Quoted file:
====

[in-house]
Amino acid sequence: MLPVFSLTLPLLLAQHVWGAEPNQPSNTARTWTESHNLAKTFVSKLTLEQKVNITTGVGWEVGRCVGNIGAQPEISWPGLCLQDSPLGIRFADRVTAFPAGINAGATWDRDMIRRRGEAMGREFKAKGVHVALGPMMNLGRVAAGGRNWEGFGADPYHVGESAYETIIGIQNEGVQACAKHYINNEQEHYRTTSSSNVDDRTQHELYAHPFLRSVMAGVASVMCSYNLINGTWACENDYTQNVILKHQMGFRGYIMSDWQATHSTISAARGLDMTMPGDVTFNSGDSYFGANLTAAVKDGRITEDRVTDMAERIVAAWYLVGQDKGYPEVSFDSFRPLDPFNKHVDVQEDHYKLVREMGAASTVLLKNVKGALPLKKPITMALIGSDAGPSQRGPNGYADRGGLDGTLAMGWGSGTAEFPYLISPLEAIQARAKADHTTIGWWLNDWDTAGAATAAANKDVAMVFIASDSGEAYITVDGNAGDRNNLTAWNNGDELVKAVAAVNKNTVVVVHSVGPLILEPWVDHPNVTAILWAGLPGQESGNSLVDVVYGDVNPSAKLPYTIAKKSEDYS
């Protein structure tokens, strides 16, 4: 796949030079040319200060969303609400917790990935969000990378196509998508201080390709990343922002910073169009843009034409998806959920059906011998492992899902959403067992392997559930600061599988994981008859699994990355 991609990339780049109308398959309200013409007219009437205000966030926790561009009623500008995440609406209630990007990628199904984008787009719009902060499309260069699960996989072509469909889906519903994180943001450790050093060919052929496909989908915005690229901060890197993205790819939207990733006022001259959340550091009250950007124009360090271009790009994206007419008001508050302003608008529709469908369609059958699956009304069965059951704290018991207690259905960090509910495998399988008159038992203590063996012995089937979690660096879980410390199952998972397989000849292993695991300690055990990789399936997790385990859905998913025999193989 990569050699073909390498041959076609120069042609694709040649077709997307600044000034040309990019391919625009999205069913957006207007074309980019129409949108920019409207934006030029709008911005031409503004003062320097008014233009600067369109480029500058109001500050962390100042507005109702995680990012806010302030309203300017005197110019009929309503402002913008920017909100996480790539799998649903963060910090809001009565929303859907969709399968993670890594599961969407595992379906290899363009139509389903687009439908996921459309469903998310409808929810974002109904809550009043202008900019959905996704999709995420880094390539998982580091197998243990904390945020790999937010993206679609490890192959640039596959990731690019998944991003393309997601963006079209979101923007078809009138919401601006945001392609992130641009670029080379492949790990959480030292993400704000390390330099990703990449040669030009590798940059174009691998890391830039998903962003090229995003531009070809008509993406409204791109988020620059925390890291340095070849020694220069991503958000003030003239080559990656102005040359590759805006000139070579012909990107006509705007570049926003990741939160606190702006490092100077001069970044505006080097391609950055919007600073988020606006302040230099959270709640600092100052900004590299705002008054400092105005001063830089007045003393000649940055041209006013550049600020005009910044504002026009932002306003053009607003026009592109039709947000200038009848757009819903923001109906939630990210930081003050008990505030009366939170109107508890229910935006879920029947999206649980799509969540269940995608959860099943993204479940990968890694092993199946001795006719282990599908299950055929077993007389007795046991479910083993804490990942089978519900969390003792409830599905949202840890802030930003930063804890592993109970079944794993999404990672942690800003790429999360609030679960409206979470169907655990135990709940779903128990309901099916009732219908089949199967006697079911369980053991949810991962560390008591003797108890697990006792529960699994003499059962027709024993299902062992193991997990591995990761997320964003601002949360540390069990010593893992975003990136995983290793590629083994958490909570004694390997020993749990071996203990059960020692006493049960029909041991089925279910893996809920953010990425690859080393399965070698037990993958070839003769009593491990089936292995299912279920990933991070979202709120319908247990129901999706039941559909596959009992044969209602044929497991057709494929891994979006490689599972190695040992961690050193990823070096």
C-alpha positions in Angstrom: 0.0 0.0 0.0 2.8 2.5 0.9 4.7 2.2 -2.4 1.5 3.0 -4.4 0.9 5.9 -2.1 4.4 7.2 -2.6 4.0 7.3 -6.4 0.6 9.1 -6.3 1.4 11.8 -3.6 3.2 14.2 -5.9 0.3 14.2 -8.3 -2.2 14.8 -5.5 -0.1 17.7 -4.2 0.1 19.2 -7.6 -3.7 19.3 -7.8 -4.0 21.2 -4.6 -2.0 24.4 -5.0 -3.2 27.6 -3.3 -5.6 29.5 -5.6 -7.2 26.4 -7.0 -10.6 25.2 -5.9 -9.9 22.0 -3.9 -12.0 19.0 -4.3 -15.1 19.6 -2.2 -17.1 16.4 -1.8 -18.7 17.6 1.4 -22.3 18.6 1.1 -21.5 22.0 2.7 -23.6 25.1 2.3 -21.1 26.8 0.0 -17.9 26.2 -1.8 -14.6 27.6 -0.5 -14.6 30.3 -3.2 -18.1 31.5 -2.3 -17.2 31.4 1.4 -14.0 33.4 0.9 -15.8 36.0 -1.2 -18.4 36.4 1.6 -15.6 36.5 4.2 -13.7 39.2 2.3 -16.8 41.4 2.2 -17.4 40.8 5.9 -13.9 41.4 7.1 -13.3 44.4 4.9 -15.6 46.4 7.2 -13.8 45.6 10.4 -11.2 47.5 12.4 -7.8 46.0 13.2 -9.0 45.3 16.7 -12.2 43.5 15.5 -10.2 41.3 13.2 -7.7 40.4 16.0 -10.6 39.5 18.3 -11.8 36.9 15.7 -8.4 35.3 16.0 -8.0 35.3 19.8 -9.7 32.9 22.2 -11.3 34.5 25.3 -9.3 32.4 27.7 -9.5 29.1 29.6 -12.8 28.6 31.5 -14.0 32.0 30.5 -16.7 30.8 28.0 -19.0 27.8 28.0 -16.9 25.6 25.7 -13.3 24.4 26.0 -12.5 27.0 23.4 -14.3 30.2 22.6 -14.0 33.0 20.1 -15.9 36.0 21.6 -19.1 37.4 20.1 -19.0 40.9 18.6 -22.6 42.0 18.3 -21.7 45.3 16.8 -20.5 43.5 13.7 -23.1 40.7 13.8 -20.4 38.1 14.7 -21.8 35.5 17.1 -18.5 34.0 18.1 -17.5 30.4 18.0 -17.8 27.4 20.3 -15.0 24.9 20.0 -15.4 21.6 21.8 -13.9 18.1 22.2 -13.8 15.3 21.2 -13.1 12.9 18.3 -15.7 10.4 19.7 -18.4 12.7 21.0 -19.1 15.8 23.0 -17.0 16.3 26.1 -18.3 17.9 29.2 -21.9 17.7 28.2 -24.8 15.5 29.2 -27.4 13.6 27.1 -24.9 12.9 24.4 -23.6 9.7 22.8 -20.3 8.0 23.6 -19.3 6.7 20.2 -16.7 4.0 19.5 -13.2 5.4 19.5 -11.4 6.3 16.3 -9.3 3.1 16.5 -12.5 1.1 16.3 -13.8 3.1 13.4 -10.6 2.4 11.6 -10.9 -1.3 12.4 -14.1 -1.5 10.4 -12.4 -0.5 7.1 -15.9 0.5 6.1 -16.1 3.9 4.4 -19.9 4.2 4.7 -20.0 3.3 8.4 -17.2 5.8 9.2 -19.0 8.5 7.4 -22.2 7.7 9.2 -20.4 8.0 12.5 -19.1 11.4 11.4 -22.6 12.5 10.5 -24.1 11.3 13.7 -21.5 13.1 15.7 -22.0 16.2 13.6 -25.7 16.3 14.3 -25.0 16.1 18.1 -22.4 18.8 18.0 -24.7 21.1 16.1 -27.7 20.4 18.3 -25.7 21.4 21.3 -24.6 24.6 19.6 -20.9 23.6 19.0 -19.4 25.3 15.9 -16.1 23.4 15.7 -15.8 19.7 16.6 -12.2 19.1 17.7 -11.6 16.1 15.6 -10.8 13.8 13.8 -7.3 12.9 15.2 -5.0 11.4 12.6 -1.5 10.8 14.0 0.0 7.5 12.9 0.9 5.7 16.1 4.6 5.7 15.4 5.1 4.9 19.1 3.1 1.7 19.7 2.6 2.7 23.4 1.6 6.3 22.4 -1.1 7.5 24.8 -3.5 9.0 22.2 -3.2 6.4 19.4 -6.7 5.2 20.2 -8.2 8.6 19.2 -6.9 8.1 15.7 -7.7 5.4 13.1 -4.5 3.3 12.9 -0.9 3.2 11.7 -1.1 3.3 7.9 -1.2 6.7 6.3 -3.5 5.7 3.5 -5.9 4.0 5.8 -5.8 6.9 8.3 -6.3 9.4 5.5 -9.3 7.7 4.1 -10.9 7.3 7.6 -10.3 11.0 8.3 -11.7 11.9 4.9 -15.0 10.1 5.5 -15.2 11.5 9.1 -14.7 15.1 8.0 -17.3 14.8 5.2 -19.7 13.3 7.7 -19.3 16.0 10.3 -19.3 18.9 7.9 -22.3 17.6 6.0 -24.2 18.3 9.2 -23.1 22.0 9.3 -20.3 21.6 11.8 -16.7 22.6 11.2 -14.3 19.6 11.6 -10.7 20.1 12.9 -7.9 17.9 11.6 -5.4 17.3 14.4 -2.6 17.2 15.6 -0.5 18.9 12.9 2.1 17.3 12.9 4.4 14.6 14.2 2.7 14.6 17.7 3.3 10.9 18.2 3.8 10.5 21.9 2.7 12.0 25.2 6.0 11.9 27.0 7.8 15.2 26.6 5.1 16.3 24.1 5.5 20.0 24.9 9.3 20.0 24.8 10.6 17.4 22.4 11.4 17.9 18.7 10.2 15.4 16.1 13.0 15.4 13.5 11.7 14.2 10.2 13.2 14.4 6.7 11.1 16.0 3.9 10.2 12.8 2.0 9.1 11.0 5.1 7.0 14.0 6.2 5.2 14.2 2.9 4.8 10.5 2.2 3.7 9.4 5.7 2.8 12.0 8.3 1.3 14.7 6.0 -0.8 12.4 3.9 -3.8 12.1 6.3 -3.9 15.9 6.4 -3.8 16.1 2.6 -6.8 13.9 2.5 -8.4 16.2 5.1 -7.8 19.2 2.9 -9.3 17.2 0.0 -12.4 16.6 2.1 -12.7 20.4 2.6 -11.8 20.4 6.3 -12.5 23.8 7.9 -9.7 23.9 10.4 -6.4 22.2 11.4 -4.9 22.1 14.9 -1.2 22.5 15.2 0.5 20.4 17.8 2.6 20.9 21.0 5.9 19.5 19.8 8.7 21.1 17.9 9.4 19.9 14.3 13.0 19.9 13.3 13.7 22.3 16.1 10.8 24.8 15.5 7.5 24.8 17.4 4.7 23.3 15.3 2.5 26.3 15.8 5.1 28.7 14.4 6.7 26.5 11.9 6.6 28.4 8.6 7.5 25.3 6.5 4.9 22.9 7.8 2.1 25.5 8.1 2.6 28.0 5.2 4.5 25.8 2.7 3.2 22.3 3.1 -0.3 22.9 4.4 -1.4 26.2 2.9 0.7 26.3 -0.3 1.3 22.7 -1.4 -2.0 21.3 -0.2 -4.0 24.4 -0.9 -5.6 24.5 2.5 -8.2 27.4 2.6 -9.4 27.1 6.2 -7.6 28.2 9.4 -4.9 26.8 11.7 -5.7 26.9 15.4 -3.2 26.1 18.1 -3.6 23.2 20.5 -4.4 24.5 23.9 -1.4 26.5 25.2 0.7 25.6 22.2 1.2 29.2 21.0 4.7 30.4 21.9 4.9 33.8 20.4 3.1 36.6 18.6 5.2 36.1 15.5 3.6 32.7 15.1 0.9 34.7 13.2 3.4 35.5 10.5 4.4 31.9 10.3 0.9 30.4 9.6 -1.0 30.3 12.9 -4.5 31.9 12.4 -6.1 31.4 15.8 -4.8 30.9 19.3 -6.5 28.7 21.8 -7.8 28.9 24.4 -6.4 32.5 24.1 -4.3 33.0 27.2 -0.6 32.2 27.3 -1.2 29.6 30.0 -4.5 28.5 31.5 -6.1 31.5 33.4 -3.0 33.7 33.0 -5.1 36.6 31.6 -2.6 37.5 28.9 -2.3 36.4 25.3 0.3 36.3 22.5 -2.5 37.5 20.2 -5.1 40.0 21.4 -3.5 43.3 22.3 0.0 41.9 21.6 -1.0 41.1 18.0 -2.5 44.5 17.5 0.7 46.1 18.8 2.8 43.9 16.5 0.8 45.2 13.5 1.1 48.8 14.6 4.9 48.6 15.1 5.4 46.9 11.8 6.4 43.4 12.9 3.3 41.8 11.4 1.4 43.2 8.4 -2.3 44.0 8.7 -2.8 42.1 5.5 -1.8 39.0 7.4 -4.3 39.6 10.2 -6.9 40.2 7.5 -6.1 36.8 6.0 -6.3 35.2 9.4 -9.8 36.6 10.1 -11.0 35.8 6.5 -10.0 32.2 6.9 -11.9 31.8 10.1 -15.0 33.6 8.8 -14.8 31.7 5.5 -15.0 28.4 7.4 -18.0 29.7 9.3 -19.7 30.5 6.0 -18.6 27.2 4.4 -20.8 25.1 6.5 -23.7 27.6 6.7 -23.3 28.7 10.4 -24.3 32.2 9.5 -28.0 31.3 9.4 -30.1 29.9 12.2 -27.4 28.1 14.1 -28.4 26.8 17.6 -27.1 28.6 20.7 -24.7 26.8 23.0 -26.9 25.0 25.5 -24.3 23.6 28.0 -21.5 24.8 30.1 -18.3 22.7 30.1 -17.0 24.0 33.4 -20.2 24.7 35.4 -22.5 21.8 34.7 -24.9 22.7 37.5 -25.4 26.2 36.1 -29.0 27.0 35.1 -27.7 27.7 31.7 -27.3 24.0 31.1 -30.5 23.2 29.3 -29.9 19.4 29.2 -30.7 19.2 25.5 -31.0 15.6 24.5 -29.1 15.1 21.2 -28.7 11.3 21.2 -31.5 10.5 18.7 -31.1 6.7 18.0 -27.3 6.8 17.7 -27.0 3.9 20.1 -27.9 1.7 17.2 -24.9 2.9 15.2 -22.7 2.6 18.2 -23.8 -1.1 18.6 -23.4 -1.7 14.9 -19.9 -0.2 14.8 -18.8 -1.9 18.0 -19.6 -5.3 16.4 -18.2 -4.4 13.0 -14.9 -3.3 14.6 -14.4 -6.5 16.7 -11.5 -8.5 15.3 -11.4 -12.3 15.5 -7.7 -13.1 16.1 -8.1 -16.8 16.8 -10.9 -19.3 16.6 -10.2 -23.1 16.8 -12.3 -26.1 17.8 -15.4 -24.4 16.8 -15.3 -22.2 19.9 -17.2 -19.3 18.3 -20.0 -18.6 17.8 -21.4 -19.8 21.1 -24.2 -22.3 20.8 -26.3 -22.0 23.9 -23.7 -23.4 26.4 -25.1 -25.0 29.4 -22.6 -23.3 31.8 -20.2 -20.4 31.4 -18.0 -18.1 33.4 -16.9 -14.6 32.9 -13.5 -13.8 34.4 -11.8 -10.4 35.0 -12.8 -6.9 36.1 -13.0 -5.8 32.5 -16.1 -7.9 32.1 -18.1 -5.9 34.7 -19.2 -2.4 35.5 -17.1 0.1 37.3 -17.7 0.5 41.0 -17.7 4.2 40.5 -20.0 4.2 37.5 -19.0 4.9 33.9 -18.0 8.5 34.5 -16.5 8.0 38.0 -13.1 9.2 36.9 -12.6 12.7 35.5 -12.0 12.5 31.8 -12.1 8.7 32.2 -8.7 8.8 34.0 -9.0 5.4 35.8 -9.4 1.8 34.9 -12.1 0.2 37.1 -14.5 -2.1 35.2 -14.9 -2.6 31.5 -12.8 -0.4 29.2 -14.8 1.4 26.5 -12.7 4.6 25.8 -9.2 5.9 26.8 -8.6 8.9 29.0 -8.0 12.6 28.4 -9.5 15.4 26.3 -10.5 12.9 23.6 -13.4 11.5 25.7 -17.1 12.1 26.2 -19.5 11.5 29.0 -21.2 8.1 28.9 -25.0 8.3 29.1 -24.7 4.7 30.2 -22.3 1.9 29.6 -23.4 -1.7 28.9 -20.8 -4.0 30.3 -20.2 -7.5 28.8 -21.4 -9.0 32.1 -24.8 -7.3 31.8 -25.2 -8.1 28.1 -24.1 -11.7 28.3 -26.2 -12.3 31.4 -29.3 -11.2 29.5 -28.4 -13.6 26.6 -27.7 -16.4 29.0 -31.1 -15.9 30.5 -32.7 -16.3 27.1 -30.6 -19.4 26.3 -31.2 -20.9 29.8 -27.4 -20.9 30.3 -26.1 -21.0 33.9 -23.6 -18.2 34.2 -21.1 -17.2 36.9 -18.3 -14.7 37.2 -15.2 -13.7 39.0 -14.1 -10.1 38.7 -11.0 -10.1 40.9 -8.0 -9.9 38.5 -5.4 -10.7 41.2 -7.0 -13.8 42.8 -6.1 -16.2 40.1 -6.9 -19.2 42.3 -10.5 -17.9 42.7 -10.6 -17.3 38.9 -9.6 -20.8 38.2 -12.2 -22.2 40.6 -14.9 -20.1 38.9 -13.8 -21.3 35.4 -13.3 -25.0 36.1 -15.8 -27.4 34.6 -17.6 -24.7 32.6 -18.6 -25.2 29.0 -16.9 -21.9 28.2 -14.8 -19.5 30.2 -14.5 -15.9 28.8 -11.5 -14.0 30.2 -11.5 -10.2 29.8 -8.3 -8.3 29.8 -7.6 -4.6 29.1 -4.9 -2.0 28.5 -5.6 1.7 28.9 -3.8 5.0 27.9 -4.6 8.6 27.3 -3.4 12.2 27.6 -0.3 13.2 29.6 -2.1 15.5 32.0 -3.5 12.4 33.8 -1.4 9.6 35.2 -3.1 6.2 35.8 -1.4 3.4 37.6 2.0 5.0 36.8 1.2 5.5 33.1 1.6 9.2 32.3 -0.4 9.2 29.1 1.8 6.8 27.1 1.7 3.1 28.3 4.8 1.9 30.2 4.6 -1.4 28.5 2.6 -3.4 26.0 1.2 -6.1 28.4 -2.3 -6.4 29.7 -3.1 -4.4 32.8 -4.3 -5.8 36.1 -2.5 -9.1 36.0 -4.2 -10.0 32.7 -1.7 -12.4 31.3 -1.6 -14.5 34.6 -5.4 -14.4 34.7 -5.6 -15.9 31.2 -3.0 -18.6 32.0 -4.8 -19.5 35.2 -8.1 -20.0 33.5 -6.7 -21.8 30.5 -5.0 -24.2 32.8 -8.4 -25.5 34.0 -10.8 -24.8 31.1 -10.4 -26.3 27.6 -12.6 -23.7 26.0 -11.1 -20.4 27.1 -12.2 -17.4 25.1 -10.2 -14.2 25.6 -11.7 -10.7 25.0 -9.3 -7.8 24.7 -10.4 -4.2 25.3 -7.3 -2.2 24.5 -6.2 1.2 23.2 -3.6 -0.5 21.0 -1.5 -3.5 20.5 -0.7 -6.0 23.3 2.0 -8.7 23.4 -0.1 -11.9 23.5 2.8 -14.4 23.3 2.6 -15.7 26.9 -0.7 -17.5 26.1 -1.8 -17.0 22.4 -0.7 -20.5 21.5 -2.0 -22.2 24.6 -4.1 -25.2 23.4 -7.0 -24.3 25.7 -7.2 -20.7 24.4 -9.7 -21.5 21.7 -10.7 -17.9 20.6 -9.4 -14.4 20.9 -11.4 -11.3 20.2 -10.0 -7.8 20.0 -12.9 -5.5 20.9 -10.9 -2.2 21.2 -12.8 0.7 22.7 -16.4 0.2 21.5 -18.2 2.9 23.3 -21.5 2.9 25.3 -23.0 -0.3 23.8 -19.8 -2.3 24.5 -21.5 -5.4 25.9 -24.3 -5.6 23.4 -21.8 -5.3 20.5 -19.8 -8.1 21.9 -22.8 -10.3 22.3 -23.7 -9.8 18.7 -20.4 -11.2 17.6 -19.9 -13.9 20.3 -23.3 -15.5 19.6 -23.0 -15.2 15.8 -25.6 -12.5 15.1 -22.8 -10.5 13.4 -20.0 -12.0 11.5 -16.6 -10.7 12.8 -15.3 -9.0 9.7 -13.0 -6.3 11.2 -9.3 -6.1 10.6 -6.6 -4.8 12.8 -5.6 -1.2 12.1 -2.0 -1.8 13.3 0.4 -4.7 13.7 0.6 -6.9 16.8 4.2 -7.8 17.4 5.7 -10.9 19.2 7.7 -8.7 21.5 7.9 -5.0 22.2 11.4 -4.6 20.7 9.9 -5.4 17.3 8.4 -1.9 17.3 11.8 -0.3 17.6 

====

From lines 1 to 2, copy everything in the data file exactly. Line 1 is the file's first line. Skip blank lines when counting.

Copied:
[in-house]
Amino acid sequence: MLPVFSLTLPLLLAQHVWGAEPNQPSNTARTWTESHNLAKTFVSKLTLEQKVNITTGVGWEVGRCVGNIGAQPEISWPGLCLQDSPLGIRFADRVTAFPAGINAGATWDRDMIRRRGEAMGREFKAKGVHVALGPMMNLGRVAAGGRNWEGFGADPYHVGESAYETIIGIQNEGVQACAKHYINNEQEHYRTTSSSNVDDRTQHELYAHPFLRSVMAGVASVMCSYNLINGTWACENDYTQNVILKHQMGFRGYIMSDWQATHSTISAARGLDMTMPGDVTFNSGDSYFGANLTAAVKDGRITEDRVTDMAERIVAAWYLVGQDKGYPEVSFDSFRPLDPFNKHVDVQEDHYKLVREMGAASTVLLKNVKGALPLKKPITMALIGSDAGPSQRGPNGYADRGGLDGTLAMGWGSGTAEFPYLISPLEAIQARAKADHTTIGWWLNDWDTAGAATAAANKDVAMVFIASDSGEAYITVDGNAGDRNNLTAWNNGDELVKAVAAVNKNTVVVVHSVGPLILEPWVDHPNVTAILWAGLPGQESGNSLVDVVYGDVNPSAKLPYTIAKKSEDYS